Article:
by James Lane | Apr 07, 2016

Originally published on February 5th 2016


  • The recovery has room to run, thanks to U.S. consumers.
  • Financial market turbulence is affecting sentiment on Wall Street, not Main Street.
  • Talks of recession are premature but a sharp stock correction is a risk.
  • U.S. real estate is a popular investment amid low interest rates and global economic jitters.

The Glass Is Half-Full

There is plenty of evidence to justify both pessimistic and optimistic forecasts of the U.S. economy. Those feeling nervous about the outlook need to look no further than Wall Street: the S&P 500 tumbled through mid-January, oil is stuck at around $30 per barrel, and growth outside the U.S. appears weaker by the day. Even some downplaying these warning signs as temporary have expressed concern about stubbornly tepid productivity and wage growth.

Forecasters who see the glass as half-full have an equally convincing argument. The economy added 2.65 million jobs in 2015, with hiring accelerating through the end of the year. The unemployment rate of 5% is the lowest since 2008 and is close to what most economists consider the equilibrium rate in a normally functioning economy. Consumer spending—which makes up more than two-thirds of the economy—has been growing at an annual average of 3% for the last 18 months, thanks to brimming consumer confidence and the tailwind of cheap oil.

Figure 1: Consumers Have No Problem Spending

Sources: BEA, University of Michigan, CBRE Econometric Advisors, Q4 2015.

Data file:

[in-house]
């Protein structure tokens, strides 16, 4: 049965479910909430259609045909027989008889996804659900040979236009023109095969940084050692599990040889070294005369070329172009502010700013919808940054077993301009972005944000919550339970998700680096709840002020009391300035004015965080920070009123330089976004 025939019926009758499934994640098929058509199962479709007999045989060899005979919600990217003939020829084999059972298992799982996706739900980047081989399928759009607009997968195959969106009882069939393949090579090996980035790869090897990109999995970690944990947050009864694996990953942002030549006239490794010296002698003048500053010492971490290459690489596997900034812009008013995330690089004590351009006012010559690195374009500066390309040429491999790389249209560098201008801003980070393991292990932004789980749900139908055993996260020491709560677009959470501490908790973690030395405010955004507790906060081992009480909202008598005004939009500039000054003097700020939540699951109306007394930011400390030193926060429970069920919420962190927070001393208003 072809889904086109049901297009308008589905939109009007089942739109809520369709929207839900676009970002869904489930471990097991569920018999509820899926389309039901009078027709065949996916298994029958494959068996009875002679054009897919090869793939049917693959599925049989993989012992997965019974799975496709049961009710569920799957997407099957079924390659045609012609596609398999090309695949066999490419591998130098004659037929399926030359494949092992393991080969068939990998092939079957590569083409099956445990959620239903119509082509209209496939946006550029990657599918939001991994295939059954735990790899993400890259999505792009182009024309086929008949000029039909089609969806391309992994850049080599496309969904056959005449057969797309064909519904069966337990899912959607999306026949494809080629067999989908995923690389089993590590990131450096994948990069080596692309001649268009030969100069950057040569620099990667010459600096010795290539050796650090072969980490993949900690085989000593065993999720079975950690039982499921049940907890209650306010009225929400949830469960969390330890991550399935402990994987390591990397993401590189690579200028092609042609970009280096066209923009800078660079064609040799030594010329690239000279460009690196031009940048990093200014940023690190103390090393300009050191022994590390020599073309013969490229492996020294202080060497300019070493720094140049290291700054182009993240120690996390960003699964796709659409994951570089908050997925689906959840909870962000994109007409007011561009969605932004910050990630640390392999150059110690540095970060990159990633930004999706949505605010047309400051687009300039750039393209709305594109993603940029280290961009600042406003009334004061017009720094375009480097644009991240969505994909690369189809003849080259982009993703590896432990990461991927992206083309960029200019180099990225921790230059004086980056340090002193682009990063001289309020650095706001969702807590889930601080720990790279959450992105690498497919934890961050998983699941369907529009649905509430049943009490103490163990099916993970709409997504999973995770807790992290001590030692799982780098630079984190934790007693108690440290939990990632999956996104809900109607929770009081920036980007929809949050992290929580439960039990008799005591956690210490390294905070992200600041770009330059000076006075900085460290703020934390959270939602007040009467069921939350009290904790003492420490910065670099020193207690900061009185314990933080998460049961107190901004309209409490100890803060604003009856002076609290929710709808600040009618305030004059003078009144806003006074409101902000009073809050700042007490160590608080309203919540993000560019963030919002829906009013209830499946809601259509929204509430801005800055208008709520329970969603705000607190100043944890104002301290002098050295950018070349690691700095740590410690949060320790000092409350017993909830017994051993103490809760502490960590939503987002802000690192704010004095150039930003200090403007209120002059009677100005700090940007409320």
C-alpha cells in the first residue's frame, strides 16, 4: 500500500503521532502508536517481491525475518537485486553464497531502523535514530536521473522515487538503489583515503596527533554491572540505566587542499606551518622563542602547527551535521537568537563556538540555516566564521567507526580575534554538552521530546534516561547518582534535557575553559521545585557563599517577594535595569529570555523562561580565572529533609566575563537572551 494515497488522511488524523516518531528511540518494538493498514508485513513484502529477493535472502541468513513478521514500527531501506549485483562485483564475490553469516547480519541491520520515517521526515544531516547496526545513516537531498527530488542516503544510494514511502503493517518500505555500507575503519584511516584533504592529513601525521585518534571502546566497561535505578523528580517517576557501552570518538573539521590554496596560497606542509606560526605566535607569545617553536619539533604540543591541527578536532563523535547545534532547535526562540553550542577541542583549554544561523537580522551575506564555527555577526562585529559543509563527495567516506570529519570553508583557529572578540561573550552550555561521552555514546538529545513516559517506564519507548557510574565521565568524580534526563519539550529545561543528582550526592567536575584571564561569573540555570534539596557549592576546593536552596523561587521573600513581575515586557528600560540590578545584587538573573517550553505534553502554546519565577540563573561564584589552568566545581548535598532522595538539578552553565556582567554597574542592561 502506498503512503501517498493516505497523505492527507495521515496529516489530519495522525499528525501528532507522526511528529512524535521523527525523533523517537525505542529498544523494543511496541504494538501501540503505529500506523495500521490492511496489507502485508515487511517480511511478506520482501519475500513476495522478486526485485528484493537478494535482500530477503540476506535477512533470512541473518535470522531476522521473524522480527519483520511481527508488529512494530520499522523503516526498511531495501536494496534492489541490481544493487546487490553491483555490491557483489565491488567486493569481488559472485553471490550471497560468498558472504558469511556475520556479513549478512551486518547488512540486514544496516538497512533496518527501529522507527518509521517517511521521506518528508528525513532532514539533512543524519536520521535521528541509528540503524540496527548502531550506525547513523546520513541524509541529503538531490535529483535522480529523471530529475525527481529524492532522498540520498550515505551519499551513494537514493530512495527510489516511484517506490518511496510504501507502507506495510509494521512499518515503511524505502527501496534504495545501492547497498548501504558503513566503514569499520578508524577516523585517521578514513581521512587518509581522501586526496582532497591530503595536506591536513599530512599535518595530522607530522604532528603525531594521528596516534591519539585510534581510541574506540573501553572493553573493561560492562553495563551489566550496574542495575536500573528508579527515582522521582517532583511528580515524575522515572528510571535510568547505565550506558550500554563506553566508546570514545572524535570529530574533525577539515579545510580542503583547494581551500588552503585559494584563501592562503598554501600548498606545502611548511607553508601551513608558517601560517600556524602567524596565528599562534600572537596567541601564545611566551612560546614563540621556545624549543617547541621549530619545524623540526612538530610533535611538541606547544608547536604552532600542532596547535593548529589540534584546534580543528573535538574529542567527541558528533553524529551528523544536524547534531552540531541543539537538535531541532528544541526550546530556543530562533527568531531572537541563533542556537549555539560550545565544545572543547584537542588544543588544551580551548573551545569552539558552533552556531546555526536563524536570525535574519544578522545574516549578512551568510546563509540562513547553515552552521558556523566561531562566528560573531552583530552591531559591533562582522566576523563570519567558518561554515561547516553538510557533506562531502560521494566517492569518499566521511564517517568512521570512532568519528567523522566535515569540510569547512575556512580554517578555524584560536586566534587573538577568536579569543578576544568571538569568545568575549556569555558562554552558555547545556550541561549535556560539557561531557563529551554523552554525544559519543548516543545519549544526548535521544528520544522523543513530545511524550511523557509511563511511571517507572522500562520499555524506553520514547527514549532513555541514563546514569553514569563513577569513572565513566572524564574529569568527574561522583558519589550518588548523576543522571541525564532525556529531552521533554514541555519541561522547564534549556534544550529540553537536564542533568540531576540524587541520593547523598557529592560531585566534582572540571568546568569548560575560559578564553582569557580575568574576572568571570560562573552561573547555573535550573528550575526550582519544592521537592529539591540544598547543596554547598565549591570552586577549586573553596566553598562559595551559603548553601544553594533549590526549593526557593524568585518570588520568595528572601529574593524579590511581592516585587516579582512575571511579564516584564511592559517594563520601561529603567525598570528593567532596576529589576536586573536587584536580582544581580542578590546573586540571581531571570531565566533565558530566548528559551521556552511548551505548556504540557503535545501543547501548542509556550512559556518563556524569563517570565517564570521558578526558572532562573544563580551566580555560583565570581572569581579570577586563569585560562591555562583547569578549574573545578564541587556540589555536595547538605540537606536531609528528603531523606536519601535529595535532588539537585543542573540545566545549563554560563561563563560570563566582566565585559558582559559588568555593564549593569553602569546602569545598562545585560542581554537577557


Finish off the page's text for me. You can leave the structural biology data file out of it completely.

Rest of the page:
The EA outlook leans toward the optimistic end of the spectrum, while acknowledging that the recovery is likely entering its cool-down phase. Fundamentals suggest that expansion has a few years to mature before cyclical forces idle the economy. Although a number of risks are squarely on the radar, none is potent enough to derail the economy on its own. A series of mishaps would have to occur in order for the U.S. to flirt with recession in the next couple years.

Our near-term forecast has been slightly downgraded, as trade and manufacturing are fighting global headwinds. Still, we anticipate GDP growing at 2.1% in 2016 and at 1.5% in 2017, and about 4.3 million new jobs are expected to be added during those two years. Job gains will decelerate as the pool of qualified labor diminishes, and wage growth should encourage the Federal Reserve to gradually raise interest rates. This cyclical denouement—combined with tighter policy—will eventually put the clamps on growth. It would not be surprising to experience a mild recession toward the end of this decade.

Dont Wake The Sleeping Bear (Market)

Stocks have fallen precipitously, raising concern that the bear market may come out of hibernation early this winter. The S&P 500 has bounced around in negative territory, but stocks aren't all that is hurting. Oil has sunk to its lowest price since 2002 and risk measures in the bond market are deteriorating. With these warning signs flashing yellow, it makes sense that investor sentiment has turned sour.

But this turbulence is not an accurate litmus test for the U.S. economy; it is symptomatic mostly of external factors. Many of the ingredients can be traced to China's slowdown and its ripple effects through the global economy. Tumbling commodity prices are one key result, with their huge impact on emerging markets and U.S. energy-producers.

Markets are expected to be choppy, given that the Fed just raised rates for the first time in a decade. Monetary policy is not the primary catalyst for the turbulence but it does add fuel to the fire. A rise in credit spreads indicates heightened risk, but it is also a common occurrence after the Fed raises interest rates. Meanwhile, stocks were overvalued by most measures, so their selloff is no big surprise either.

Figure 2: Garden Variety Financial Stress is Manageable

Source: St. Louis Federal Reserve Bank, Q4 2015.